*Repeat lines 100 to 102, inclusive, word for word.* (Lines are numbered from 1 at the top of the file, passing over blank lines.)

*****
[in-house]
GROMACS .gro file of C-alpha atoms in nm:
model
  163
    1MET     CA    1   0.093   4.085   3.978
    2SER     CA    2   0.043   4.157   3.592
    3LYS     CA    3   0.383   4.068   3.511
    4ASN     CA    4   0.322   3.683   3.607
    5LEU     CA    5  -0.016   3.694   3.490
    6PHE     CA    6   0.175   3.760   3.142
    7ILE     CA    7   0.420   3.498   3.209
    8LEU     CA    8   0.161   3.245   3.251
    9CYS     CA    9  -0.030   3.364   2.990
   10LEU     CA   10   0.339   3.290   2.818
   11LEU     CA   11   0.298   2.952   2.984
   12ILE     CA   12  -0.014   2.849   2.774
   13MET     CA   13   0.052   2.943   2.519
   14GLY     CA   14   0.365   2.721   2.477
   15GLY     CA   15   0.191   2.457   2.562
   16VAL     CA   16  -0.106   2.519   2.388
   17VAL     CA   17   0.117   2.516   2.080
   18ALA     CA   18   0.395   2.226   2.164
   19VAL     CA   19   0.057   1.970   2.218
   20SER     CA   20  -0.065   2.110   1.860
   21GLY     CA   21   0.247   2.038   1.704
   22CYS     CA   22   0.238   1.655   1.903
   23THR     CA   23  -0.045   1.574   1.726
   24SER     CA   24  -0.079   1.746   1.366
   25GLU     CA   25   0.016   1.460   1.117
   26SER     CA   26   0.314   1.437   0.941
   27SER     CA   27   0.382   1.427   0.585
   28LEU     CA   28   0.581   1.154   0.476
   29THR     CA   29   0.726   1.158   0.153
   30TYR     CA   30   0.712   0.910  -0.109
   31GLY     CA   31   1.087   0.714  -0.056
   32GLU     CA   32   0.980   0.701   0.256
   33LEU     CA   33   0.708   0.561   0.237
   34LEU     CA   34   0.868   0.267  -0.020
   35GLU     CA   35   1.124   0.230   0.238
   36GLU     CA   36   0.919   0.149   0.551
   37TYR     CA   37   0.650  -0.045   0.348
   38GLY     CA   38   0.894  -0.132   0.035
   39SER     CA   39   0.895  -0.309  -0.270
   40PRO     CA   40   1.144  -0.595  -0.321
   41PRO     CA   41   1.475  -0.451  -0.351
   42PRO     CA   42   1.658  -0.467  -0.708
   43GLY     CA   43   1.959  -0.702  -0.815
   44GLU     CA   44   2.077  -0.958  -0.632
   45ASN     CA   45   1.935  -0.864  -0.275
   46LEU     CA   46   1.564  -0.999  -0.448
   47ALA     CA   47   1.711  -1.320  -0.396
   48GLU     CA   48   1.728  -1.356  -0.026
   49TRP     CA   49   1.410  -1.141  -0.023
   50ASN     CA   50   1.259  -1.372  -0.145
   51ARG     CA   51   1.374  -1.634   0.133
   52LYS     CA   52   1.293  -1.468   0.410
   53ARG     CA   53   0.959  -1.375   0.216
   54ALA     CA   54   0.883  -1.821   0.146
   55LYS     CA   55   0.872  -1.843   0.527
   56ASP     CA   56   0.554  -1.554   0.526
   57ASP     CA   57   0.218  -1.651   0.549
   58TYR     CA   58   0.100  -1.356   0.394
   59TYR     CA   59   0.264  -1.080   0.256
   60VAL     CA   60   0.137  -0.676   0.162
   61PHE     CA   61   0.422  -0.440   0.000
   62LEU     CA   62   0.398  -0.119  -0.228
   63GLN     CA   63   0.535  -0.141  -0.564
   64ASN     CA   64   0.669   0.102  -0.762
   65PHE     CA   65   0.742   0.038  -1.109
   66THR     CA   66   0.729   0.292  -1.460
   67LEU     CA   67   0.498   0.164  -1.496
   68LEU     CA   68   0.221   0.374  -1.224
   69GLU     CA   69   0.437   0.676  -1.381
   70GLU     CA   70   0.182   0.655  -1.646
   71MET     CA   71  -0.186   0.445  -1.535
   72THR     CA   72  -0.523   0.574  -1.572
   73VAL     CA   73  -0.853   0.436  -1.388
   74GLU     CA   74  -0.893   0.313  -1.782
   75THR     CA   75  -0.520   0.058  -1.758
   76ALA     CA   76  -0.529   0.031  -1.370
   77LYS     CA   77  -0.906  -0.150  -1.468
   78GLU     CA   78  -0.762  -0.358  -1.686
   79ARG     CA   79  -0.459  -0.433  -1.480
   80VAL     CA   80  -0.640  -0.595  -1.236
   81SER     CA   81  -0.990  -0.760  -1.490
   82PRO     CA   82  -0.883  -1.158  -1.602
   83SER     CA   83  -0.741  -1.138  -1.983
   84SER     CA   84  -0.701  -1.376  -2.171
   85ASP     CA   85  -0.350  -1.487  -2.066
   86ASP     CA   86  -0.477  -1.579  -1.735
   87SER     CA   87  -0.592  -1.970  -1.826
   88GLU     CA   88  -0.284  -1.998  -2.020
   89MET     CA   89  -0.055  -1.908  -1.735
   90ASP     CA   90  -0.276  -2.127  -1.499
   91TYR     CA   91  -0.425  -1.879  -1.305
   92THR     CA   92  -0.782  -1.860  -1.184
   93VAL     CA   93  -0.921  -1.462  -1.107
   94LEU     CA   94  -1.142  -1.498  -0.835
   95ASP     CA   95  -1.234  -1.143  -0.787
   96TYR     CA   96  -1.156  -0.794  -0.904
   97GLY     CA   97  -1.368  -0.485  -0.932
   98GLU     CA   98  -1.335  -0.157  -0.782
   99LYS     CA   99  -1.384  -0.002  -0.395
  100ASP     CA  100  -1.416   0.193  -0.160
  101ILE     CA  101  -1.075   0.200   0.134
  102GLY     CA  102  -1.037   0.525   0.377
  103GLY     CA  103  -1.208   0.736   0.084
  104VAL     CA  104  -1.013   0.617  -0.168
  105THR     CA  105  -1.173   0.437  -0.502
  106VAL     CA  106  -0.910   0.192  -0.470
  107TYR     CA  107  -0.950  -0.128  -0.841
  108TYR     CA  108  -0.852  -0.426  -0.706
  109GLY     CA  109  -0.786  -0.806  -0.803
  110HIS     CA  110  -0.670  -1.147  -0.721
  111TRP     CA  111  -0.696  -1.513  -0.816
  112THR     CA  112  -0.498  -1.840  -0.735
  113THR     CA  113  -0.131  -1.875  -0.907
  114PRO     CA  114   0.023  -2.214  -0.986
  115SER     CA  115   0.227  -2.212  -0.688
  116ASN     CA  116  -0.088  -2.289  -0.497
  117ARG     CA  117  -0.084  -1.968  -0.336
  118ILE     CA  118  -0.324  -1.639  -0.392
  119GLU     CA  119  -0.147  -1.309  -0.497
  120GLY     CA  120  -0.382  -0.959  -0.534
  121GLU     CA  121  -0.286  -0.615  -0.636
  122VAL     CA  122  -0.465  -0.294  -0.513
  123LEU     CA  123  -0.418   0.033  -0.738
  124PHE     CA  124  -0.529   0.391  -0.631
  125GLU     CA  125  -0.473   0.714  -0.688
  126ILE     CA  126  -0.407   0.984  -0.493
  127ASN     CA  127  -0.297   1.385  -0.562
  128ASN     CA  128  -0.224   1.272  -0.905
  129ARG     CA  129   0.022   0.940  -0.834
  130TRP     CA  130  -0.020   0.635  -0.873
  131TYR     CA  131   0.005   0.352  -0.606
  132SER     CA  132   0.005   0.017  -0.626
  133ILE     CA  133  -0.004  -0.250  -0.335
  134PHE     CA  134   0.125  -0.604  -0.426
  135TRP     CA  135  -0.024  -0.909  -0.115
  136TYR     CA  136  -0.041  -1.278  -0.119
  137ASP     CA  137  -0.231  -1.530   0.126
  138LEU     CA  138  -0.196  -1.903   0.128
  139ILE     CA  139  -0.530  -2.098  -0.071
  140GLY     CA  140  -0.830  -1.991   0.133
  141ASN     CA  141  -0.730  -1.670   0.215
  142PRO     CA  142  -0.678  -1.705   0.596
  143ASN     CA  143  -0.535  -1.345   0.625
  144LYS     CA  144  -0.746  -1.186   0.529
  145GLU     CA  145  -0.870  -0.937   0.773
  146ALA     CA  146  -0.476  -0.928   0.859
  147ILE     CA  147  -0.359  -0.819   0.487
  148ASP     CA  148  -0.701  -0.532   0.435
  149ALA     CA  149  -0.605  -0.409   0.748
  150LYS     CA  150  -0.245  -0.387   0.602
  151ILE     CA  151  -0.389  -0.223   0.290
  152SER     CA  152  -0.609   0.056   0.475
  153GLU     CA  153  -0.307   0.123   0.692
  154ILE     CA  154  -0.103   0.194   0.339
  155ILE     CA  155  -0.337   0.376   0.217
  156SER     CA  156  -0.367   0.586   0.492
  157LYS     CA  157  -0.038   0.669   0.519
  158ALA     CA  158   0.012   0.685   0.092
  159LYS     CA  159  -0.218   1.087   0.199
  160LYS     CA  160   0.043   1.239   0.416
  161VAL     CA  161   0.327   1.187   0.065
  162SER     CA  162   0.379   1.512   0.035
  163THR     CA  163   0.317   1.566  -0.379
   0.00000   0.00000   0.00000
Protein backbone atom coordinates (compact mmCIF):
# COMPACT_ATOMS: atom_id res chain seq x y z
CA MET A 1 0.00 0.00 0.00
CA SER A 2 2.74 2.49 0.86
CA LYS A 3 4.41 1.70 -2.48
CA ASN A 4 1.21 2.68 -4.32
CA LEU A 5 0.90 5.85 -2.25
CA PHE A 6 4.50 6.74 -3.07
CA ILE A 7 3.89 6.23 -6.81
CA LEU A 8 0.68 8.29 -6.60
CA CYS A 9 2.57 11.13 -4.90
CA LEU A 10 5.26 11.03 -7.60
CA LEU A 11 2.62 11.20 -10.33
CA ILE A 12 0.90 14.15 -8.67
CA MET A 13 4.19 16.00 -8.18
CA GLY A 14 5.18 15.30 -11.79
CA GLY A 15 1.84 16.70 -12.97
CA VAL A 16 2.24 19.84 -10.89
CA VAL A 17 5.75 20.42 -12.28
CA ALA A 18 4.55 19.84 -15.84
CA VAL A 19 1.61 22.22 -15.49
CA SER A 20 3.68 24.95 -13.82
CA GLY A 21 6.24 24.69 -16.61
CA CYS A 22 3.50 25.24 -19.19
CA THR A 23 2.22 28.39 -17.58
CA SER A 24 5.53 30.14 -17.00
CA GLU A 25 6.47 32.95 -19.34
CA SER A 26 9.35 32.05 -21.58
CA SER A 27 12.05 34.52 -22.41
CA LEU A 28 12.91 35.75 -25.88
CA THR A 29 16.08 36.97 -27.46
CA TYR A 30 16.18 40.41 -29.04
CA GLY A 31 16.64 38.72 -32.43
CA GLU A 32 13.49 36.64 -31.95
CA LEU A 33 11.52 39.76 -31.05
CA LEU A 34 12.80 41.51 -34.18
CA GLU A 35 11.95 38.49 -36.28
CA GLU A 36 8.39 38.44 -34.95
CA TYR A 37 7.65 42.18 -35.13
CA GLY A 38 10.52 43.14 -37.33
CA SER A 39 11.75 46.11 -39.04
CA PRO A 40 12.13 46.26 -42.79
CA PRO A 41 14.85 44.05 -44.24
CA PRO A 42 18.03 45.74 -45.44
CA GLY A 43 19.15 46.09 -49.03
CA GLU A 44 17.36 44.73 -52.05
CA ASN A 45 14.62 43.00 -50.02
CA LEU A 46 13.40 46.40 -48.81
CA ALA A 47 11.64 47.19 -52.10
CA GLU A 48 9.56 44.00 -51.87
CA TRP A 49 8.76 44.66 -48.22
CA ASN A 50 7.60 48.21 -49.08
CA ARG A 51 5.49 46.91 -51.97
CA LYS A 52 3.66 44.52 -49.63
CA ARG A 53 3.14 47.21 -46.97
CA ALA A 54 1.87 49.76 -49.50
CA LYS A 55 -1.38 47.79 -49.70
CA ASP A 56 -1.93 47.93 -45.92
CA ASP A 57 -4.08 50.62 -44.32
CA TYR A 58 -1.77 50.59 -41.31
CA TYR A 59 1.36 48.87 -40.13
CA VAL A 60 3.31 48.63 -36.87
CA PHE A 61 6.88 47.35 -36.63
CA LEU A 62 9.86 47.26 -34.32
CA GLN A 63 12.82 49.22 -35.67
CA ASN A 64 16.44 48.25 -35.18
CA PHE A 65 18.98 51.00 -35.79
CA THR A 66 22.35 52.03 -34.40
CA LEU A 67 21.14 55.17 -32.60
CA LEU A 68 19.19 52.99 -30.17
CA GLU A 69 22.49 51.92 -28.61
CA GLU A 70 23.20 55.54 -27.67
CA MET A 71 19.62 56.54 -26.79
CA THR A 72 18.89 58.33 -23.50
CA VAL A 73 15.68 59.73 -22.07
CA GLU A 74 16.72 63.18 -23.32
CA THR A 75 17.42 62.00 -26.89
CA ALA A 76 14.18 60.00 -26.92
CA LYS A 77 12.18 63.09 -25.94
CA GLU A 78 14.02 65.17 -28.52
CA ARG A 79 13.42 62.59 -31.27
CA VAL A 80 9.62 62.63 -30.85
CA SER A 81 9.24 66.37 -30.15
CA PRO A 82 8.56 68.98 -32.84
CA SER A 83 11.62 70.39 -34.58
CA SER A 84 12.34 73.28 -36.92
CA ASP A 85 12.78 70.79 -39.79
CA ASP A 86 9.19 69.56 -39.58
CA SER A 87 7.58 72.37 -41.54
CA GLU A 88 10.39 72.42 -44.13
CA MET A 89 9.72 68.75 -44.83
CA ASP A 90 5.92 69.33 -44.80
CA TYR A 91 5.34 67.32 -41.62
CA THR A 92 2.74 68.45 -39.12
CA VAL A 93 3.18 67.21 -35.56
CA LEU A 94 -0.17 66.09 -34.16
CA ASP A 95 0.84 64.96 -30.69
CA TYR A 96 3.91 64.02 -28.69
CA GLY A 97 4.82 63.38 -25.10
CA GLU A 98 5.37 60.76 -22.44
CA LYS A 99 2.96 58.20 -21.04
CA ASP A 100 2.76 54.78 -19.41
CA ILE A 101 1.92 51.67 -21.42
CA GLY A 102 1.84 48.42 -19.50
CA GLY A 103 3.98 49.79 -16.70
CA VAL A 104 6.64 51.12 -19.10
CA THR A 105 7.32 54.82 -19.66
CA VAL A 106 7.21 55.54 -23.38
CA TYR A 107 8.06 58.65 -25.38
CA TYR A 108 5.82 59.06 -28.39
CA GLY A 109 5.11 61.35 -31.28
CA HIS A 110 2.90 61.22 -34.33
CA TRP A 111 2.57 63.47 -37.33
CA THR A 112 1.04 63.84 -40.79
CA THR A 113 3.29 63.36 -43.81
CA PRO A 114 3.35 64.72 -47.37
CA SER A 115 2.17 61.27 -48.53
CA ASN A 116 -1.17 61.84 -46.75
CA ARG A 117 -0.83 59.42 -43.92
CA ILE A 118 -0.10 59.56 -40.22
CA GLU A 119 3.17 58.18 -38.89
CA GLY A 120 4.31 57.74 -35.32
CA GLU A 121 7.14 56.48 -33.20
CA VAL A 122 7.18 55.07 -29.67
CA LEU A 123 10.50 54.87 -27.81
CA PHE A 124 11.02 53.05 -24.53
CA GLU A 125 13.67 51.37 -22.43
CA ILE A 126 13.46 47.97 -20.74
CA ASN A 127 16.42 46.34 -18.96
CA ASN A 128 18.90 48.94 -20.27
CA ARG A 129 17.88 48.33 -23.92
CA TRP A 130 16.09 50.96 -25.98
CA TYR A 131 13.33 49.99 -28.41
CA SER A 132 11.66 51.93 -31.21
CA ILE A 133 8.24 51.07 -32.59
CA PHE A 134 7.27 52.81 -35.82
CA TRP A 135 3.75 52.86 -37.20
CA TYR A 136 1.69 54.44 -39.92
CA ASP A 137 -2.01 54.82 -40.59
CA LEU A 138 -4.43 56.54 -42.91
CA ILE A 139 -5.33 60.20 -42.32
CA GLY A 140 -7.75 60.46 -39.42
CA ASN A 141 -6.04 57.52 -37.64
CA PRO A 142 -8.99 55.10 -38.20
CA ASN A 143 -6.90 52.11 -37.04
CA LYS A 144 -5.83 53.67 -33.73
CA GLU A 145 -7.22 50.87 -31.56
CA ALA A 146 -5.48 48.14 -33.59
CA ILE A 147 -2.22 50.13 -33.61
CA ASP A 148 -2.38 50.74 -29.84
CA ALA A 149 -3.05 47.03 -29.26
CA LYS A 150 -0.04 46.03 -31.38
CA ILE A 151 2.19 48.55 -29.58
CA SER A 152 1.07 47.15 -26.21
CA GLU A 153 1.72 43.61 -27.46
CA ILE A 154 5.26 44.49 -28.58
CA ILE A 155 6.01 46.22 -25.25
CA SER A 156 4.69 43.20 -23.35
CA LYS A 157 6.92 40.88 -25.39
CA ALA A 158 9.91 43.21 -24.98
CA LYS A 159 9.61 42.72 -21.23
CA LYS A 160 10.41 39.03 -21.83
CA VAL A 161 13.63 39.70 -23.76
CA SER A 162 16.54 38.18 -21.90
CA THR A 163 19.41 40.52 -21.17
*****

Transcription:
   96TYR     CA   96  -1.156  -0.794  -0.904
   97GLY     CA   97  -1.368  -0.485  -0.932
   98GLU     CA   98  -1.335  -0.157  -0.782